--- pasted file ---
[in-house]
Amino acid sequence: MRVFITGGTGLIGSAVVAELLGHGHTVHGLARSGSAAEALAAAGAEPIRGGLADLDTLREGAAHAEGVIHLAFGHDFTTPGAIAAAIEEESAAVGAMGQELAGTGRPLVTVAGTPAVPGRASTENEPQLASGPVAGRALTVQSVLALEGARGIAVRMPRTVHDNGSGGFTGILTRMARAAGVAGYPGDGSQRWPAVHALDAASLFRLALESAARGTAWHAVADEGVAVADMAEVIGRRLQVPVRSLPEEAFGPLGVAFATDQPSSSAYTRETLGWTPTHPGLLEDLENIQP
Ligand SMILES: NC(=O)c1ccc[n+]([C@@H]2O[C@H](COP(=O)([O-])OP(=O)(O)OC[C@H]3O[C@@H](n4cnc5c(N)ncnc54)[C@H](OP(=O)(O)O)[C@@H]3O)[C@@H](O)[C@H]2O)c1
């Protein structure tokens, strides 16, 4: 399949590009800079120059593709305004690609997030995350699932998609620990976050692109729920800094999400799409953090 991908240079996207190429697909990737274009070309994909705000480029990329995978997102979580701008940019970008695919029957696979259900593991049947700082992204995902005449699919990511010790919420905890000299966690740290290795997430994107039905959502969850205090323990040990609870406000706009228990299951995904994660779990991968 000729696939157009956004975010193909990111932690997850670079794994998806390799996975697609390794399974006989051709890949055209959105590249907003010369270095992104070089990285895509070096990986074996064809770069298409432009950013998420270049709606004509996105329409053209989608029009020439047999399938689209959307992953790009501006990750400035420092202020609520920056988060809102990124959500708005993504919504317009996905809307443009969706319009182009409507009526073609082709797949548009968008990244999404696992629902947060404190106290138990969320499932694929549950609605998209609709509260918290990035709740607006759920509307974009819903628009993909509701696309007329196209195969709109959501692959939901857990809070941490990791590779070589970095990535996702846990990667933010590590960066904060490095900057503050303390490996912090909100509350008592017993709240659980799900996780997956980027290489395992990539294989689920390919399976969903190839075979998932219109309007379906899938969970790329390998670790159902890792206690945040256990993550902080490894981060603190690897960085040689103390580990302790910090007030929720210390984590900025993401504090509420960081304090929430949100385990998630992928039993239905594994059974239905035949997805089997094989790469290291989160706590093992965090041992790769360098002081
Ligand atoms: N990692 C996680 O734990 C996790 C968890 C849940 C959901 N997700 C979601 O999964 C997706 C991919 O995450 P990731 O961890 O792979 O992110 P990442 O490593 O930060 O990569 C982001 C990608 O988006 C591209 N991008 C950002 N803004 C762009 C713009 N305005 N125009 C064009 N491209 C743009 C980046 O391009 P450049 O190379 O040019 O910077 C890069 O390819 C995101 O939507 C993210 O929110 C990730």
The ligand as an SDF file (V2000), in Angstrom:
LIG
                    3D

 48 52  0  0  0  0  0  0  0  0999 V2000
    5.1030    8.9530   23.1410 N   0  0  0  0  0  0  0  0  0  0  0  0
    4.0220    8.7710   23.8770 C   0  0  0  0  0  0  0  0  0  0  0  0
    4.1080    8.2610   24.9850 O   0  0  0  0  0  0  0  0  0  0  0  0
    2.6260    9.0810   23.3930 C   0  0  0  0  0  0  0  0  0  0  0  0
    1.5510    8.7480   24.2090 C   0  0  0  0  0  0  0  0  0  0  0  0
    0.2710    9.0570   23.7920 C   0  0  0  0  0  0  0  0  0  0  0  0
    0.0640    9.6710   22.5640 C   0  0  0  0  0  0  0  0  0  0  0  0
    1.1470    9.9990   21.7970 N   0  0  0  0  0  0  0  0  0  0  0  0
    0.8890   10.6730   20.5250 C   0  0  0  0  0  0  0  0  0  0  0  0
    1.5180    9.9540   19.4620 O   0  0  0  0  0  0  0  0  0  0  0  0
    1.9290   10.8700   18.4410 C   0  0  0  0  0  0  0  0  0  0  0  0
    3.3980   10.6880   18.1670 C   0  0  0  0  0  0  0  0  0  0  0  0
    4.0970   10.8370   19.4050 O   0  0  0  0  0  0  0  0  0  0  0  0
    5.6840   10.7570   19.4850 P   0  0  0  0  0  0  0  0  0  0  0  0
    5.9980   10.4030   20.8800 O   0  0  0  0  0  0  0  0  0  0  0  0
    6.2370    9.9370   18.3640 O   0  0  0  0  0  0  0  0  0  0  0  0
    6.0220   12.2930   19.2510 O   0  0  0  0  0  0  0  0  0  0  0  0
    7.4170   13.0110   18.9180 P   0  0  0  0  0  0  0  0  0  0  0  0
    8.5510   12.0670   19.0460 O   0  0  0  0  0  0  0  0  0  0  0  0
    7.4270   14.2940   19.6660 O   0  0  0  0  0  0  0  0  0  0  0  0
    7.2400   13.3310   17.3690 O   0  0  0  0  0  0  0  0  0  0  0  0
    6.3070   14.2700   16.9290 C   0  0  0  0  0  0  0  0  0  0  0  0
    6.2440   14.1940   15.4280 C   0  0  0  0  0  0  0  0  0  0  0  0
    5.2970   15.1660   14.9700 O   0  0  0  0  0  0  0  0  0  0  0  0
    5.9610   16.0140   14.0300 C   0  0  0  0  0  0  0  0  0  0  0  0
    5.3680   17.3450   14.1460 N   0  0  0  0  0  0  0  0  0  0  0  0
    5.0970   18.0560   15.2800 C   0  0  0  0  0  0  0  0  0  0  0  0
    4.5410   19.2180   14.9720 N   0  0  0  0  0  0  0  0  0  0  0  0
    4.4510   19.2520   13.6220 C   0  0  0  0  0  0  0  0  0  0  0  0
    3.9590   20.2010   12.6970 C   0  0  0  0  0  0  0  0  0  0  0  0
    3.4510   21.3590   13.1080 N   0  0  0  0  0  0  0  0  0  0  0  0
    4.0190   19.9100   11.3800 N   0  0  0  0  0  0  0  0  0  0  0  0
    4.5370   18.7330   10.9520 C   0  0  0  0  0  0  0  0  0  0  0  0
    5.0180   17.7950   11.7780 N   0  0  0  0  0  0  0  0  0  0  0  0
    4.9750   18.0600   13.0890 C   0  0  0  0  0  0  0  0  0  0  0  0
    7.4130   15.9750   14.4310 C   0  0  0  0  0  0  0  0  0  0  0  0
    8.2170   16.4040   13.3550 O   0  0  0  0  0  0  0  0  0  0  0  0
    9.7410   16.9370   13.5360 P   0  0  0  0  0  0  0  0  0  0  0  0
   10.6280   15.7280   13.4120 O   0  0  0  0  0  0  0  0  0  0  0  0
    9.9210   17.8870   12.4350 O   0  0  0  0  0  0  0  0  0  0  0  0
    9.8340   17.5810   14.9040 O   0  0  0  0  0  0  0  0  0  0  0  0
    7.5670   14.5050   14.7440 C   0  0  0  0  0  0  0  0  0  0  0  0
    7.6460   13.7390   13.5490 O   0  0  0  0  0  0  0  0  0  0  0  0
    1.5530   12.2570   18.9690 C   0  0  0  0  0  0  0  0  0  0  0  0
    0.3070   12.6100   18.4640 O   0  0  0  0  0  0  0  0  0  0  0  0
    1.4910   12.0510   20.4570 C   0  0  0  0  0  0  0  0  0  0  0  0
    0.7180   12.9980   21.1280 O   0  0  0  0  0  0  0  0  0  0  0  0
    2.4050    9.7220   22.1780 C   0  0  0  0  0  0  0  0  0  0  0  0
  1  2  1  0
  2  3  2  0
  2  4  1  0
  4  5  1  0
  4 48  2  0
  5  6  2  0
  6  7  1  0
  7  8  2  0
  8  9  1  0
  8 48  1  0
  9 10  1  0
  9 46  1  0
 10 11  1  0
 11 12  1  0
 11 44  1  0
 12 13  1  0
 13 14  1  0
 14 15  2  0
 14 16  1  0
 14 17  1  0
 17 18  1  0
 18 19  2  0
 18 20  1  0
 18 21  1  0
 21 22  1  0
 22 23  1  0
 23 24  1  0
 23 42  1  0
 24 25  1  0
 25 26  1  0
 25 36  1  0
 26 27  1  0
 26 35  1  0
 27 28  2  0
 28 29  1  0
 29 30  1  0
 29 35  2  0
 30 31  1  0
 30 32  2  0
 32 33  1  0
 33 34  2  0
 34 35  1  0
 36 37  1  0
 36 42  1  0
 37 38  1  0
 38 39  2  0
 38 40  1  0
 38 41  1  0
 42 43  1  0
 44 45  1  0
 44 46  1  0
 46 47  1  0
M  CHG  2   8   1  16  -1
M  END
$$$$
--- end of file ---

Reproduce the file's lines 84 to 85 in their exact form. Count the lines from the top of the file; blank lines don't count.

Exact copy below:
 23 24  1  0
 23 42  1  0